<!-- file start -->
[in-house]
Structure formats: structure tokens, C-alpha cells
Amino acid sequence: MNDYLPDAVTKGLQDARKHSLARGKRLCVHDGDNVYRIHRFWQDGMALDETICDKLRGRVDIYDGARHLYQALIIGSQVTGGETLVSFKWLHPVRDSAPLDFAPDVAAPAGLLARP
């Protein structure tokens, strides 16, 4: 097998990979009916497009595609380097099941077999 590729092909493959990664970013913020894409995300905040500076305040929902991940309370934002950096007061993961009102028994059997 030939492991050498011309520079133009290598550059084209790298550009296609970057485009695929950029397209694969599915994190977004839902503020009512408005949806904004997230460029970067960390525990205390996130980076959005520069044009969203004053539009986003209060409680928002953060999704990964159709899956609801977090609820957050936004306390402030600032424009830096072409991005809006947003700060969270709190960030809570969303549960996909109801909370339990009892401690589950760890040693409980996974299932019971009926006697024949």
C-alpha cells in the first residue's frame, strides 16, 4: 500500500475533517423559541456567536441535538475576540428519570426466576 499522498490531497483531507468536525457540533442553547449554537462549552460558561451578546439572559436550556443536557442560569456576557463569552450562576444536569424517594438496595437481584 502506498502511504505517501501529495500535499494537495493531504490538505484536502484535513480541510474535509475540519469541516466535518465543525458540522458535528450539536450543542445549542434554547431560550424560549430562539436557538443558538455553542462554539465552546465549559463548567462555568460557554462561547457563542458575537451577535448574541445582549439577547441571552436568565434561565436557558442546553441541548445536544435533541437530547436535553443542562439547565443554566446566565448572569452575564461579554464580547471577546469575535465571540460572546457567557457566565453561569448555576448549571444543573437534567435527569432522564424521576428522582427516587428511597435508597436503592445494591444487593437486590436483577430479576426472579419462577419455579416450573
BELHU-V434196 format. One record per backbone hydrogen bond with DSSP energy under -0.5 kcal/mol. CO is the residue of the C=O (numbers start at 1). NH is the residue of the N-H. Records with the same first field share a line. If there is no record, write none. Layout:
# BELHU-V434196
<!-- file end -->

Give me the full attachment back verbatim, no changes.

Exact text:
[in-house]
Structure formats: structure tokens, C-alpha cells
Amino acid sequence: MNDYLPDAVTKGLQDARKHSLARGKRLCVHDGDNVYRIHRFWQDGMALDETICDKLRGRVDIYDGARHLYQALIIGSQVTGGETLVSFKWLHPVRDSAPLDFAPDVAAPAGLLARP
């Protein structure tokens, strides 16, 4: 097998990979009916497009595609380097099941077999 590729092909493959990664970013913020894409995300905040500076305040929902991940309370934002950096007061993961009102028994059997 030939492991050498011309520079133009290598550059084209790298550009296609970057485009695929950029397209694969599915994190977004839902503020009512408005949806904004997230460029970067960390525990205390996130980076959005520069044009969203004053539009986003209060409680928002953060999704990964159709899956609801977090609820957050936004306390402030600032424009830096072409991005809006947003700060969270709190960030809570969303549960996909109801909370339990009892401690589950760890040693409980996974299932019971009926006697024949």
C-alpha cells in the first residue's frame, strides 16, 4: 500500500475533517423559541456567536441535538475576540428519570426466576 499522498490531497483531507468536525457540533442553547449554537462549552460558561451578546439572559436550556443536557442560569456576557463569552450562576444536569424517594438496595437481584 502506498502511504505517501501529495500535499494537495493531504490538505484536502484535513480541510474535509475540519469541516466535518465543525458540522458535528450539536450543542445549542434554547431560550424560549430562539436557538443558538455553542462554539465552546465549559463548567462555568460557554462561547457563542458575537451577535448574541445582549439577547441571552436568565434561565436557558442546553441541548445536544435533541437530547436535553443542562439547565443554566446566565448572569452575564461579554464580547471577546469575535465571540460572546457567557457566565453561569448555576448549571444543573437534567435527569432522564424521576428522582427516587428511597435508597436503592445494591444487593437486590436483577430479576426472579419462577419455579416450573
BELHU-V434196 format. One record per backbone hydrogen bond with DSSP energy under -0.5 kcal/mol. CO is the residue of the C=O (numbers start at 1). NH is the residue of the N-H. Records with the same first field share a line. If there is no record, write none. Layout:
# BELHU-V434196